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South Carolina TV Reporter Chronicles Sandy Relief Flights
November 16, 2012
A South Carolina television reporter rode along on a Nov. 4 airlift conducted by volunteer pilots and coordinated through general aviation disaster relief organization AERObridge. The flights were part of an impressive effort, involving several entities, which eventually saw more than 12,000 pounds of food, water and other critical supplies delivered to victims from “Superstorm” Sandy.
"This was an effort involving several organizations and a lot of people," said Greg Stidom, field director of emergency services for AERObridge in North and South Carolina. "We were very concerned about providing basic needs like food, water, and blankets for victims of Superstorm Sandy."
As the storm made landfall Oct. 31, Stidom coordinated with the Columbia, SC-based Harvest Hope food bank to gather supplies to send to New Jersey. That effort received a boost when local CBS affiliate WLTX ran a 30-minute telethon Nov. 2 to gather cash donations. Two more telethons, with South Carolina State Guard (SCSG) volunteers staffing the phones, ran the following Monday and Tuesday.
"Over the course of one-and-a-half hours, South Carolinians donated $10,800 to purchase needed supplies," Stidom noted. "We also realized that there were some supplies they needed much quicker, especially with the nor'easter that was forecast the following week.
"The decision was made to operate a special airlift Nov. 4," he continued. "Four aircraft ([a TBM 700, Cessna 310, and two Piper PA28s]) flew 2,300 pounds of supplies total from Columbia to Eagles Nest Airport ([31E]) in West Creek, NJ."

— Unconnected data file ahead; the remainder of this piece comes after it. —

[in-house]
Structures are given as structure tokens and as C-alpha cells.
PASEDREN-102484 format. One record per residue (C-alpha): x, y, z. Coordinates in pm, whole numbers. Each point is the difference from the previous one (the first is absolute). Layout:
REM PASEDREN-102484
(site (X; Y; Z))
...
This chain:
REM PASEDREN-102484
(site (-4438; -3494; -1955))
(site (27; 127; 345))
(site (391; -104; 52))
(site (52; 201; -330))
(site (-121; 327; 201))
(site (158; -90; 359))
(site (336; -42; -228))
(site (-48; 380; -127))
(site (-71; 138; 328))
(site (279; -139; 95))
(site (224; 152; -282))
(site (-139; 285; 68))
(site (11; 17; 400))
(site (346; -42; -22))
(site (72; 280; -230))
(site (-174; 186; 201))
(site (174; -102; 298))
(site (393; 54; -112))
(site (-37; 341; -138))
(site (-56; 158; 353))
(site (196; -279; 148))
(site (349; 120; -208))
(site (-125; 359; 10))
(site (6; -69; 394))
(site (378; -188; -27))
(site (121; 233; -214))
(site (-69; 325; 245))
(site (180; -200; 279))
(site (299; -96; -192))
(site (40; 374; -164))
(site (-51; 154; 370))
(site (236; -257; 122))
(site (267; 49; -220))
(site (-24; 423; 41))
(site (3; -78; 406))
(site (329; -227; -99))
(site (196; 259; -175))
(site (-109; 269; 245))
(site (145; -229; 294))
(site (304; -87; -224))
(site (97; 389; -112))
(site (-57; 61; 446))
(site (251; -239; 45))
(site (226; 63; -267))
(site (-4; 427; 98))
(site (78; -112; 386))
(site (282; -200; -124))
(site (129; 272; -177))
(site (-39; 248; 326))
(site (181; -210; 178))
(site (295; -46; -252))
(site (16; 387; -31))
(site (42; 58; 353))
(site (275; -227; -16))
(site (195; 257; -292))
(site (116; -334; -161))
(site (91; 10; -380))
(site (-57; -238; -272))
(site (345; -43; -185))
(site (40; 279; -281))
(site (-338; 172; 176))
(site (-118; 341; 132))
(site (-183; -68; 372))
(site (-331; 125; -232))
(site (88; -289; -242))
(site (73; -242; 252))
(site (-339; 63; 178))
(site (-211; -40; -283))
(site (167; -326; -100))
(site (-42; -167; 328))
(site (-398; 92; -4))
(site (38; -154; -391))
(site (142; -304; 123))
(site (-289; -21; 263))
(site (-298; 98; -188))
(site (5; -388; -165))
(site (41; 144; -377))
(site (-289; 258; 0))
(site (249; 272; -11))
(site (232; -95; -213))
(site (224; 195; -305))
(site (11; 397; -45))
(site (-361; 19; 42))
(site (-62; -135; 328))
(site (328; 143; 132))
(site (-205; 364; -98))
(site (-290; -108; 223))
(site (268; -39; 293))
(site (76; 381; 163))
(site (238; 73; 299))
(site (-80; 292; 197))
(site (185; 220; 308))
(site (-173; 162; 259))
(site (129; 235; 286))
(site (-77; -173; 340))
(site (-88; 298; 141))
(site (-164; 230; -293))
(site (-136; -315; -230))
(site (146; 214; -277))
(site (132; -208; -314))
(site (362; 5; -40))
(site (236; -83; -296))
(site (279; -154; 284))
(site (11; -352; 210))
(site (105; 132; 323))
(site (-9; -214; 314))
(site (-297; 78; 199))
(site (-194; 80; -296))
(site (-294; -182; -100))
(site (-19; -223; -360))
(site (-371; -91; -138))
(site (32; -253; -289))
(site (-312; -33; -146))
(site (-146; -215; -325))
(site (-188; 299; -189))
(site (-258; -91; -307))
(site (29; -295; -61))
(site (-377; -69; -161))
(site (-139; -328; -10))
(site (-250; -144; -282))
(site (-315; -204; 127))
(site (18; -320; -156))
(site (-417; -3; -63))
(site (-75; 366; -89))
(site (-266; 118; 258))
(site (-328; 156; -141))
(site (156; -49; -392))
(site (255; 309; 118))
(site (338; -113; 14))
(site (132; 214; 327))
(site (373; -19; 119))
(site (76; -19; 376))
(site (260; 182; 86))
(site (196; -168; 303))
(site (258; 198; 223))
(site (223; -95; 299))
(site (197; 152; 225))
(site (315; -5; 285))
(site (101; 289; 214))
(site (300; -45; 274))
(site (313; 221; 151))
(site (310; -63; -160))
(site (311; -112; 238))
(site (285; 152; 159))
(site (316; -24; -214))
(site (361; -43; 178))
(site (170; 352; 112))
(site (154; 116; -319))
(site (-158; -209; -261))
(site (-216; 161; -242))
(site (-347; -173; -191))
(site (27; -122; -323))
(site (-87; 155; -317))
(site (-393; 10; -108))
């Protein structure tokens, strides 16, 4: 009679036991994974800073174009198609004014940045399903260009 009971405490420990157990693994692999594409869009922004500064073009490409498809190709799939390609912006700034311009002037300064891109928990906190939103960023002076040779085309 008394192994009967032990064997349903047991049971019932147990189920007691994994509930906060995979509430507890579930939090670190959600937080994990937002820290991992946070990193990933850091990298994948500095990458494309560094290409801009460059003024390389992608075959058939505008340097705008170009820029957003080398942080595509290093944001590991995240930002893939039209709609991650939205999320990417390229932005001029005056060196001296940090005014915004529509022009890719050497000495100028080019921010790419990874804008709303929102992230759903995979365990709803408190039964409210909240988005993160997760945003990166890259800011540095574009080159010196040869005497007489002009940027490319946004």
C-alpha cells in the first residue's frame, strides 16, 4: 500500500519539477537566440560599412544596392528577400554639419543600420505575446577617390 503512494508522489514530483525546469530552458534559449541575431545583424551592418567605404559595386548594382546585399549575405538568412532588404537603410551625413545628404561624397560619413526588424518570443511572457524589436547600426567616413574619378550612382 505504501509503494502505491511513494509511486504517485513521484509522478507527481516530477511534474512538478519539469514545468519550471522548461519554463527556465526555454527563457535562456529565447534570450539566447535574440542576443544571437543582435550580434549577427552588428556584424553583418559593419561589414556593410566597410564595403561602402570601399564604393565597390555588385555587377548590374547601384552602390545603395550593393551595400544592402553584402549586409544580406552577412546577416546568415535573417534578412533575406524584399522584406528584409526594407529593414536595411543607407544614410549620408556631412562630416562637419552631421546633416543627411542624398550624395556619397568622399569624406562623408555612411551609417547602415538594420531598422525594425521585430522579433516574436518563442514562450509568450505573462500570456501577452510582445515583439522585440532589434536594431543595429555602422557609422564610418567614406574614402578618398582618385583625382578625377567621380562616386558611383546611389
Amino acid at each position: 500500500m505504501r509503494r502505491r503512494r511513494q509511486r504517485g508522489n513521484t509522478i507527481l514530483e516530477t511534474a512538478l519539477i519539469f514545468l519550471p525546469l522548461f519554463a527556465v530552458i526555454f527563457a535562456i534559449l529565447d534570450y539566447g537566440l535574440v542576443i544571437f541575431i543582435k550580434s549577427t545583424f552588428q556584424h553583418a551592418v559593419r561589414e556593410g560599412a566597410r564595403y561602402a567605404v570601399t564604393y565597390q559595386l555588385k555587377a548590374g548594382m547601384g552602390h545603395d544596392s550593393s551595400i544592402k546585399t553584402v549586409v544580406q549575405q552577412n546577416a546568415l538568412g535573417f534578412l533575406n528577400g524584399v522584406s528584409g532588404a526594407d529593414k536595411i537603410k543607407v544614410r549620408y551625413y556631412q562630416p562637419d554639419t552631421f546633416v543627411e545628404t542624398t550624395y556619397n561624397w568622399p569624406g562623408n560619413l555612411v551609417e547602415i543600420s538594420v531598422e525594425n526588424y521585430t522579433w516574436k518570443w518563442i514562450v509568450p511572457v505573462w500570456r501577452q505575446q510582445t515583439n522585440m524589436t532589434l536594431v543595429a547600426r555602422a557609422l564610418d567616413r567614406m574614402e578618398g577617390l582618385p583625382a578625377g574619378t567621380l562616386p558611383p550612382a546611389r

WLTX reporter Steven Dial also flew along with Stidom to chronicle the airlift. SCSG personnel worked alongside other volunteers, including pilots from Georgia EAA Chapter 690, to load the aircraft.
In the days following the airlift, additional plans were made to fly more supplies into the area the following weekend. However, ground routes to the affected areas reopened Nov. 8, making ground transportation a more feasible option.
AERObridge paid for a truck from Ocala, FL-based Crossroads Alliance and Ministries to drive in, and take 9,932 pounds of supplies to Mahwah, NJ. Those supplies were delivered Nov. 10.
"From the time we first became involved until the roads opened last Thursday, the best way to get goods to the affected areas was by air," Stidom stated. "Everyone involved feels they've made an extremely beneficial contribution to the lives affected by Sandy."
AERObridge estimates it has flown nearly 100 aircraft with more than 50,000 pounds of supplies onboard, and assisted with an additional 70,000 pounds of donations being driven into affected areas of New York and New Jersey. "We also connected our ground distribution partners with over 75,000 pounds of locally available donations," added AERObridge President Marianne Stevenson.